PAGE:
Tuesday, February 21, 2012

Cycling Facilities: Knowledge, Time, Resources and Quality

My world is filled with poor quality cycling facilities. The most prominent reasons for this is that cycling facilities have been given low priority and little design attention by firms and individuals that lack specific knowledge about high quality cycling facilities. Most cities in North America suffer from poor cycling mode share, struggling to get to five or six percent.  Cycleways are tremendously less expensive to construct than roadways. However, high quality cycling facilities take more time, resources and attention in the planning and design phases than typical roadways.
(Kelowna, BC.) Pedestrian/Bike bridge design build project failed to take time and employ planners with knowledge of cycling facilities. The result is a inconvenient and even hazardous facility for cyclists.


Planning, designing and construction of high quality cycling facilities is an essential step if we are to move beyond our core riders and reach the mass of people in the "interested, but concerned" group.  Consistently high quality infrastructure is seen as the number one way to get more people on their bikes and, to do this we need to employ specialists in the field. We don't higher plastic surgeons to remove brain tumors or classically trained french chef to make sushi, so why do we have transportation engineers specializing in roadways to build our cycling facilities?

"Higher levels of bicycle infrastructure are positively and significantly correlated with higher rates of bicycle commuting." Jennifer Dill and Theresa Carr, Portland State University 

Small details in the built environment have enormously greater importance to cyclists than to motorists. A motorist is rarely detoured by a noisy, dirty roadway. Cyclists experience sounds, sights and scents in a much different way than motorists. A noisy and dirty environment could easily frighten away our large group of "interested, but concerned" cyclists. We must recognize that cyclists feel vulnerable on the road and measures must be taken to increase the real safety of cyclists and reduce the perceived risk many feel. Designers who specialize in the design of cycling facilities need to be contracted to deal with these challenges.
Small details like stamped pavement can make big difference in the efficiency and of a shared-use pathway.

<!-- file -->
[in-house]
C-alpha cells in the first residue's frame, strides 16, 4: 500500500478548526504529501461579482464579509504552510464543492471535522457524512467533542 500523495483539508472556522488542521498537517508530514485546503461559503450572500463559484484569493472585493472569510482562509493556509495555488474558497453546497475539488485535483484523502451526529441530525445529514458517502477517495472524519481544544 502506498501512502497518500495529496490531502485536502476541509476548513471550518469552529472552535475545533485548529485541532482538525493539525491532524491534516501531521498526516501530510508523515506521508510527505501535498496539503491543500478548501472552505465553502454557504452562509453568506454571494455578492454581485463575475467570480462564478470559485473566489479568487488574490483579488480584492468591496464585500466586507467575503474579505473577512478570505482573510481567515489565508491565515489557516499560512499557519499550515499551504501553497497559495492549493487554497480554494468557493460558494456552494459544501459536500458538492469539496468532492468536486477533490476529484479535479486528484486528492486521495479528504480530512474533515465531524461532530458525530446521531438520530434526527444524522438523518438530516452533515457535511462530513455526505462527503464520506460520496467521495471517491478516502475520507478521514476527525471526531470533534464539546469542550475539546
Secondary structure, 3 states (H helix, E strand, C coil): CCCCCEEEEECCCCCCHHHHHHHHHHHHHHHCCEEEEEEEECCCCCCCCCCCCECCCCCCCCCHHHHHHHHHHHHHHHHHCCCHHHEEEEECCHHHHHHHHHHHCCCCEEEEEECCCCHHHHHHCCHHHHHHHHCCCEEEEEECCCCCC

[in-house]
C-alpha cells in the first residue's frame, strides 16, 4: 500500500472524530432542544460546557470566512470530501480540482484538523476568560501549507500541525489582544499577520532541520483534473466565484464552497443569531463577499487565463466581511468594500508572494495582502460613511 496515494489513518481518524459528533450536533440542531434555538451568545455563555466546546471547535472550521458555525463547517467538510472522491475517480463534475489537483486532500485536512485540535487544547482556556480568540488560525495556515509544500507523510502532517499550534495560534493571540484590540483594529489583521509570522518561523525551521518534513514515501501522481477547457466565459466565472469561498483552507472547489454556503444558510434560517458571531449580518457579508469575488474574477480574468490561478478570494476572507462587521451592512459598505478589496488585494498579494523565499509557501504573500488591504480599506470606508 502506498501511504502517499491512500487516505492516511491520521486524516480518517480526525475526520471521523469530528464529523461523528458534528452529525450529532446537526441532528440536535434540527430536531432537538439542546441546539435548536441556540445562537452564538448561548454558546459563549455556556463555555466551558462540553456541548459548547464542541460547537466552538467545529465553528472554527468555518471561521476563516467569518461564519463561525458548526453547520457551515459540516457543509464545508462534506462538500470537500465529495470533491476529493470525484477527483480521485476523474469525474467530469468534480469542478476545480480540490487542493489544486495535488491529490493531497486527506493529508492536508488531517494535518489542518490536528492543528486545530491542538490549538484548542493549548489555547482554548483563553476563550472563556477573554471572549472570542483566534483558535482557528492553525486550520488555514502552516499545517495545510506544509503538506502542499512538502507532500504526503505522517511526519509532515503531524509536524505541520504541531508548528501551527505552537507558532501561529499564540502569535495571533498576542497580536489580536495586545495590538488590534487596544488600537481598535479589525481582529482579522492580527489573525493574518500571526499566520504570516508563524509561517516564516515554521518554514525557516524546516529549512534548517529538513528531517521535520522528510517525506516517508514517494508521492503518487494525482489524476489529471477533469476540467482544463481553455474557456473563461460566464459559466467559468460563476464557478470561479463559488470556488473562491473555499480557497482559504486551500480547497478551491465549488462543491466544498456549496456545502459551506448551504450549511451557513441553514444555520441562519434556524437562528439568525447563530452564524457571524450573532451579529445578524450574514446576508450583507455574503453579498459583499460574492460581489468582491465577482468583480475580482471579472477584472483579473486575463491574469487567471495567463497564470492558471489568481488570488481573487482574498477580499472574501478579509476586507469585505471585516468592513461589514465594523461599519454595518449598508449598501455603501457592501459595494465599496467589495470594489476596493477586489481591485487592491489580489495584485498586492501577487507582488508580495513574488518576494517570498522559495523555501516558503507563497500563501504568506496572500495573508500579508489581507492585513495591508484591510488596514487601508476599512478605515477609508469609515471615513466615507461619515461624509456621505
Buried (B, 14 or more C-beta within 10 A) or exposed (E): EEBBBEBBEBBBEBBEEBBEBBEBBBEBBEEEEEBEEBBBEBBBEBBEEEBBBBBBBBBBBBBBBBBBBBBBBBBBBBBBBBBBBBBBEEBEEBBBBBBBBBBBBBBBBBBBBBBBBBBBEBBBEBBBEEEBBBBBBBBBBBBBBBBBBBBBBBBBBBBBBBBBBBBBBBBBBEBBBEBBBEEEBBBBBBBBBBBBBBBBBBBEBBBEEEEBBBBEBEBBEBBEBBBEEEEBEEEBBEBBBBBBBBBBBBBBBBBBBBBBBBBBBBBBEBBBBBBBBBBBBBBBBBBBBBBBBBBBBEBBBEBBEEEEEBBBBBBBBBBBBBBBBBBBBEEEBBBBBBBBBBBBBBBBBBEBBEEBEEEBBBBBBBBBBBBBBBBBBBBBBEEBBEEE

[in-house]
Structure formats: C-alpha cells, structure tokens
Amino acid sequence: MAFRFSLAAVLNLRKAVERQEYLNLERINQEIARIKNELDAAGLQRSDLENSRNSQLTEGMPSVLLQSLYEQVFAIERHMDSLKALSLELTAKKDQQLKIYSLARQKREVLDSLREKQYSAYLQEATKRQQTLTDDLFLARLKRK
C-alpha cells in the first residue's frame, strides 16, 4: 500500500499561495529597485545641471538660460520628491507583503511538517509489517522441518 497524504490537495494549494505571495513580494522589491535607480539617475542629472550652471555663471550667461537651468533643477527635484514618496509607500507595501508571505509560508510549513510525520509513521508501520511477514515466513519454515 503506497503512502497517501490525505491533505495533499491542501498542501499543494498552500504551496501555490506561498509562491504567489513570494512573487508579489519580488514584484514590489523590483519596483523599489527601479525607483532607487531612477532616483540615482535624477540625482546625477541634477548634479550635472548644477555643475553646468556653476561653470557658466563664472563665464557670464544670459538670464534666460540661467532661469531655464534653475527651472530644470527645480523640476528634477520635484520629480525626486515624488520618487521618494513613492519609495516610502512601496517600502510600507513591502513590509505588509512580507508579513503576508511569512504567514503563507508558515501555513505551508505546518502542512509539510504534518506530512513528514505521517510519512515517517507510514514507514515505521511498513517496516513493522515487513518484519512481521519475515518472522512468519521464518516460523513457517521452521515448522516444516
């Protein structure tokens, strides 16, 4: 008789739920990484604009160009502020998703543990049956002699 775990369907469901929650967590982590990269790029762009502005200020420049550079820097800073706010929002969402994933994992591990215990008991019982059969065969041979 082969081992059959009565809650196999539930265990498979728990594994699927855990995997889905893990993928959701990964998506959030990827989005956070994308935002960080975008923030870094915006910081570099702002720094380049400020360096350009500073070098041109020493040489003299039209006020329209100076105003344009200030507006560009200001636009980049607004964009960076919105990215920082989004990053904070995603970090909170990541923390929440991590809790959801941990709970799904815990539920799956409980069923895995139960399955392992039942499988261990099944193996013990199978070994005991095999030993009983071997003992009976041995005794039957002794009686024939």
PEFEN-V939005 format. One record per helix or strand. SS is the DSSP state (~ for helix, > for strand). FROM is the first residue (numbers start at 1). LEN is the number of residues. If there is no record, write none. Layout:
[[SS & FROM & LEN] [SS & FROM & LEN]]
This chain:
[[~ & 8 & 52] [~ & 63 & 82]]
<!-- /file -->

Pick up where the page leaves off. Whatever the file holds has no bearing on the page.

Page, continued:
Variables related to cyclists and cycling are different, and more difficult to deal with, than those associated with typical road construction. For example, geography plays a greater role in the effectiveness of a cycleway than it would with a roadway. Hills and locations with heavy winds will impact the use of local biking facilities, but have little, if any, implication on road use. It is also much more difficult to predict and measure cyclists volumes and speed. Cyclist speed is not consistent over time even if the level of service remains high. Speeds and distances will vary depending on the skill level of individual riders to a much greater level than motorists. Good cycling facilities will mean that more riders will go further distance in shorter times. But, the farther cyclists travels their speed is likely to decrease. These variable take more time to consider and plan for, and require firms and individuals with special knowledge of cyclists and cycling facilities.
The image above provides a small and simplified sample of important variables that need to be considered when planning and designing cycling facilities.
Bicycles and cyclists have unique characteristics. The stopping distance of a bike is different from what we can expect of a car or pedestrian. Bikes have a turning radius that differs from cars and pedestrians. The physical characteristics of bicycles and cyclists are distinct from other road users and specialized knowledge is required to plan and design for these characteristics.


The conventions for designing cycling facilities is not as well established as those for roadways. The tools for designing roadways and measuring the quality of roadways are commonplace. However, design standards and measurement tools for cycling facilities are poorly established. Transportation Association of Canada (TAC) guidelines for cycling facilities are out of date and fail to address many of the needs cyclists have in the urban environment. Familiarity with specific solutions and an understanding of proven strategies is very important. Relatively few firms and individual consultants have shown this familiarity with cycling facilities when compared to roadways.


The evidence is clear, to increase cycling mode share we need to plan, design and construct high quality cycling facilities. Environmental characteristics that have no impact on motorists have huge implications for cyclists. To further complicate the matter standers and guidelines for cycling facilities are often out of date and incomplete. It is because of this that we must take more time, devote more resources, and employ people with special knowledge when planning and designing cycling facilities.